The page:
I'd appreciate any info on Capitol One, or any other suggestions.
We have two teenage daughters to whom we have given credit cards--one at
age 14 and one at 15. With specific rules, they have used them
responsibly and it has been a great help. Our rules are: 1) they only
use them with prior permission (i.e. tell me in advance they are going
shopping for a needed article of clothing, something they need for
school, etc., and set monetary limits for the purchase), and 2) they
must hand over all receipts.
Two ways we have gotten credit cards: one company allowed us to add a
child to our account as an additional card holder. This got around the
problem of finding a company that would extend credit to a minor.
HOWEVER, the down side was that when my daughter lost her wallet, we had
to cancel all our cards on the account so we were all inconvenienced
until new cards arrived. With the second child we obtained an account
from a different company so that if a loss/theft occurs, only she will
be inconvenienced. Also, it makes accountability easier, as I know that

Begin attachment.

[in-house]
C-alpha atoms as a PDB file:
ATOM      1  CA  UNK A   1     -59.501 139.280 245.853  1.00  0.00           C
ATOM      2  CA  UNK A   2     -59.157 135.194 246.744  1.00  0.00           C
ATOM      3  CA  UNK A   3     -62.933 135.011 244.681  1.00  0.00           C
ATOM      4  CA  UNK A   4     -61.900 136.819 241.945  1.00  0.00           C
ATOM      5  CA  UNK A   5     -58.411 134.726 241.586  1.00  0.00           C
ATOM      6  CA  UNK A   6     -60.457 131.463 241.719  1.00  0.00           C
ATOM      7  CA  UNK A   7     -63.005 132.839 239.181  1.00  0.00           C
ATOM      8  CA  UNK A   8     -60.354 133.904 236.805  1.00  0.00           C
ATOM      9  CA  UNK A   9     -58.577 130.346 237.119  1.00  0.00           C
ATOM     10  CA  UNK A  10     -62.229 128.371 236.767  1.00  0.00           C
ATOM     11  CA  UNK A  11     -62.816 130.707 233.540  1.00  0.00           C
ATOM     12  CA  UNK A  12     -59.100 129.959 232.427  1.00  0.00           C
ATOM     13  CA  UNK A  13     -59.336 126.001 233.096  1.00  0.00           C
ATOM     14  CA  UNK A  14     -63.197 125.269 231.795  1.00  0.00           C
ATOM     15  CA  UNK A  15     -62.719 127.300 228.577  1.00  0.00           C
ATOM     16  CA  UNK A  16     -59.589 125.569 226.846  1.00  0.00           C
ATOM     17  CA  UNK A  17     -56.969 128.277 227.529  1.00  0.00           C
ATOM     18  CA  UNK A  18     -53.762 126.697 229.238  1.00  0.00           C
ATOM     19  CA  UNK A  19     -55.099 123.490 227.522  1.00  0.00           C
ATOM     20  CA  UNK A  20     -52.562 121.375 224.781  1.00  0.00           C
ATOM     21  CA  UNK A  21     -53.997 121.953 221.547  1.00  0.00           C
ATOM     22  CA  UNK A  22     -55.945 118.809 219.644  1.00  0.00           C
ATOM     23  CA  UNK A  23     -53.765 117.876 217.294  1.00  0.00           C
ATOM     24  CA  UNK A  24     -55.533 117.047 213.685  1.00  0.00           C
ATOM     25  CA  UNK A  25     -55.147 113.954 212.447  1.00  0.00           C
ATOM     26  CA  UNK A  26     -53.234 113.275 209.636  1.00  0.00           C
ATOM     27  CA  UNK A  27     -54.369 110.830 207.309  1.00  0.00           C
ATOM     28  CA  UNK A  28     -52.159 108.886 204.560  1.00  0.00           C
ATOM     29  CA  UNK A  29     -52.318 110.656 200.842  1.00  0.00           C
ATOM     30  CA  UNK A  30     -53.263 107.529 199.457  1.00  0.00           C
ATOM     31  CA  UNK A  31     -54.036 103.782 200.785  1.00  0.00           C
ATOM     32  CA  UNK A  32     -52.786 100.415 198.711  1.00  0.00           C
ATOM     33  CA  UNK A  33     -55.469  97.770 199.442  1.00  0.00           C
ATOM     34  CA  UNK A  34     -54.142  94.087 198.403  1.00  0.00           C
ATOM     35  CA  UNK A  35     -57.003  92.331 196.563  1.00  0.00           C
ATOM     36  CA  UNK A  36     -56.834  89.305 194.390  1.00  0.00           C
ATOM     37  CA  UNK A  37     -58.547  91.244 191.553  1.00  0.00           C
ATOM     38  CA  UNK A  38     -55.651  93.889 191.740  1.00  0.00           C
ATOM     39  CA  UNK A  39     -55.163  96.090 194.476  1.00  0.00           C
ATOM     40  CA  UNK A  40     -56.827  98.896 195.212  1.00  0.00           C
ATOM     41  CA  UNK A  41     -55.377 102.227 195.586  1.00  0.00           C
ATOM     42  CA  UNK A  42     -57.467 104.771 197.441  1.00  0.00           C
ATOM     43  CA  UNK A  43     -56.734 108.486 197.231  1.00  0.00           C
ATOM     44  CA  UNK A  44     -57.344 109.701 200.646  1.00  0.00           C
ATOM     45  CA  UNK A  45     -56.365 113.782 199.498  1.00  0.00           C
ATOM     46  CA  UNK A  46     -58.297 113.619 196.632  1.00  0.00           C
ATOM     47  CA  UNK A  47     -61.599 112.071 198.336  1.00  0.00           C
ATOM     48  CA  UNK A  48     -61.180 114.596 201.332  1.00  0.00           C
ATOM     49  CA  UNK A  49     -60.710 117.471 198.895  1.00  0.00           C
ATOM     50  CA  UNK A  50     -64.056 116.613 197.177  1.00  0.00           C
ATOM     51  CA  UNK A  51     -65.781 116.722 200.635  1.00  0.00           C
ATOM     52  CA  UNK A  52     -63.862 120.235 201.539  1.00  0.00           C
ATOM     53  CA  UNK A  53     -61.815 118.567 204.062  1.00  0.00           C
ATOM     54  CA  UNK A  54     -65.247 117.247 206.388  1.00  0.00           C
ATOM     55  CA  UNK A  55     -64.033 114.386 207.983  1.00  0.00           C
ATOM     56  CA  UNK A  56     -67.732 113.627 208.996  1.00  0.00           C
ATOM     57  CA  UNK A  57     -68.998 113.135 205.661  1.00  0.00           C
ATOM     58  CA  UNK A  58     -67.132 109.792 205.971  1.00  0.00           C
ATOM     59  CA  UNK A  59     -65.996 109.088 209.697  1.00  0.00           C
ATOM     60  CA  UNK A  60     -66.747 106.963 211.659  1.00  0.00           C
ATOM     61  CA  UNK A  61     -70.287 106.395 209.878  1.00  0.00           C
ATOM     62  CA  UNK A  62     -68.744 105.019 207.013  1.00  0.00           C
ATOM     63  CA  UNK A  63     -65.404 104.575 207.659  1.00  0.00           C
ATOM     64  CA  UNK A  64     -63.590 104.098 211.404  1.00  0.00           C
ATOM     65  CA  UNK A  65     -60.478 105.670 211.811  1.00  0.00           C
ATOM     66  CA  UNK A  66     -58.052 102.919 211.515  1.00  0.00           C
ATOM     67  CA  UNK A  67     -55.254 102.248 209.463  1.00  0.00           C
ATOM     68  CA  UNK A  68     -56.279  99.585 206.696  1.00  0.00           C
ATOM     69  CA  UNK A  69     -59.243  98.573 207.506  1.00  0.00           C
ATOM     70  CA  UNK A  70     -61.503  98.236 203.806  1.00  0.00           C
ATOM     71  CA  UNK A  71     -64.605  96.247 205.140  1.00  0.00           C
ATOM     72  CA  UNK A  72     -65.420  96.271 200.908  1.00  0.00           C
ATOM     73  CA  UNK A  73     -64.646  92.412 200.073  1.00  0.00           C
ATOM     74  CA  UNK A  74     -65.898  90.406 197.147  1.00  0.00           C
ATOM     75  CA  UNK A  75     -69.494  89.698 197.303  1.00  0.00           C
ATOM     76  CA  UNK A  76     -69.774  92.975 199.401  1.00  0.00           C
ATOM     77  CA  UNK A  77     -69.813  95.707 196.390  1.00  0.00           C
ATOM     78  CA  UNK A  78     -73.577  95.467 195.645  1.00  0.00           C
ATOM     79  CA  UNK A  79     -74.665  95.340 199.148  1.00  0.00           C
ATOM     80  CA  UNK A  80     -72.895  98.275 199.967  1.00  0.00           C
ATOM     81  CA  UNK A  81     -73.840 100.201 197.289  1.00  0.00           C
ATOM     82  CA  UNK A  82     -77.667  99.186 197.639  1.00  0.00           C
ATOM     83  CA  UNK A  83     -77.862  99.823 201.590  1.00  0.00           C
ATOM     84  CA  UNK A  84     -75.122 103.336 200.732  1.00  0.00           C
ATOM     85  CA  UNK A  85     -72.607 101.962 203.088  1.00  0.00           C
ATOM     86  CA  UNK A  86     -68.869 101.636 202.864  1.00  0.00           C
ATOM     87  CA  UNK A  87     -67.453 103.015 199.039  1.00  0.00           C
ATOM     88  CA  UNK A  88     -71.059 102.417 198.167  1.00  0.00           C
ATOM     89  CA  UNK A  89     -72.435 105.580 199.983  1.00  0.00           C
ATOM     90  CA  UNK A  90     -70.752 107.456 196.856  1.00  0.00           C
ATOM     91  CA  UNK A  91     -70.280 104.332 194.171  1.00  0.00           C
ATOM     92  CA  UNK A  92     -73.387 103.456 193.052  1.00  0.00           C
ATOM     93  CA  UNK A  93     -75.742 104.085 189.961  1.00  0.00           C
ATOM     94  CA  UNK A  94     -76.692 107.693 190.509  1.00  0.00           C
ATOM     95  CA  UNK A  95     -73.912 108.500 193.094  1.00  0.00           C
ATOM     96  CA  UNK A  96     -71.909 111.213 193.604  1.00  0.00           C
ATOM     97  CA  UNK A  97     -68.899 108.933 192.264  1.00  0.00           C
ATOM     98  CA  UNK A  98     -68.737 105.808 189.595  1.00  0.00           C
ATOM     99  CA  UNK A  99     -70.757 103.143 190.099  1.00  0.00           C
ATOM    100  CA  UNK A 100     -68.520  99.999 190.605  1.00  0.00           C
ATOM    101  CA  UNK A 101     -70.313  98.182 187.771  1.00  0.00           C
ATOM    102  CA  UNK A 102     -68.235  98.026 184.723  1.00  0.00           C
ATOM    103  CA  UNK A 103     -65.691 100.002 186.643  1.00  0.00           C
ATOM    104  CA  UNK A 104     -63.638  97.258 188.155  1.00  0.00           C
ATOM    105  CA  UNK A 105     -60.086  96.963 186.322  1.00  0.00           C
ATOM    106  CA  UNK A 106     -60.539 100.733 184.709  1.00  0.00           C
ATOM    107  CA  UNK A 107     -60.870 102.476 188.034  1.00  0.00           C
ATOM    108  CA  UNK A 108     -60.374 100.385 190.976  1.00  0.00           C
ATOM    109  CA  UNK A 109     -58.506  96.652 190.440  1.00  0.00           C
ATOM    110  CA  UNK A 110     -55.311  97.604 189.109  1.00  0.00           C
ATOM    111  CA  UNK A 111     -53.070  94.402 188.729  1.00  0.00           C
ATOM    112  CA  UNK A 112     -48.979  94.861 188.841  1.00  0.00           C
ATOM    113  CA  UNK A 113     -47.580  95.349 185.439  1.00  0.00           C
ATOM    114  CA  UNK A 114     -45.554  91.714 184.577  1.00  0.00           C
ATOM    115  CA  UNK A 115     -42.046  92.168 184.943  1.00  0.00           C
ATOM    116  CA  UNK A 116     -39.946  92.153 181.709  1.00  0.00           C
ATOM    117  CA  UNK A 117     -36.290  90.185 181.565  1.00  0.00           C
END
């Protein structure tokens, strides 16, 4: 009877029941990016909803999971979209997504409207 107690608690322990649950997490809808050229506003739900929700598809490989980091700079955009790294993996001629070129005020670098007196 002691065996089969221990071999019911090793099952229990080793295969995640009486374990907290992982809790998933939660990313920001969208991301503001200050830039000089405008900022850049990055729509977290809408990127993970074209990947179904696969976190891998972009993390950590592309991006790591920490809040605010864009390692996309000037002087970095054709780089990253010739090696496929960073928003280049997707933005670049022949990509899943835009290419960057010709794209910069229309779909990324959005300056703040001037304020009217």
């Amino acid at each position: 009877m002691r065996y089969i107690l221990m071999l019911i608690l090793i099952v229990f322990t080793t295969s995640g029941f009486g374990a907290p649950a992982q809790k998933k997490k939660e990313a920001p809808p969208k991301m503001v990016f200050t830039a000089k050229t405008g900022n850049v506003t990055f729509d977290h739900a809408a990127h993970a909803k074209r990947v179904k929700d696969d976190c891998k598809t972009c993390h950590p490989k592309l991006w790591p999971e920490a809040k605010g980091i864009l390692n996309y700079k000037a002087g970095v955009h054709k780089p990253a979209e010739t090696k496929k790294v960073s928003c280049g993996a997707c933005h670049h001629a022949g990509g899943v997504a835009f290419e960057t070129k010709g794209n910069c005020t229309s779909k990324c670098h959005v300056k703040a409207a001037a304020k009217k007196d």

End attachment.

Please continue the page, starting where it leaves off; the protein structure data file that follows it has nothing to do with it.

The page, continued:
any purchases made on that card belong to her.
The lost wallet also taught us another lesson. We made a copy of every
card and ID in each person's wallet. Now if anyone in the family loses
their wallet, we will know exactly what was in it that needs to be
cancelled and/or replaced. Make copies of the back sides of credit
cards because that is often where the phone numbers are for reporting
To the parent wondering about a teen credit card:
I remember at a King PTA meeting last year a financial counselor,
speaking on financing education, said that the largest debt that
students graduate from college with is credit card debt. That being
said, even though yours is responsible, I'd go for the checking account.
You can solve the ID problem by getting him a California ID at the DMV.
He just needs to take a birth certificate and social security card...My
I called my credit card company and asked them to add my daughter's name
and send a card for her. It was very simple. Anything she buys shows up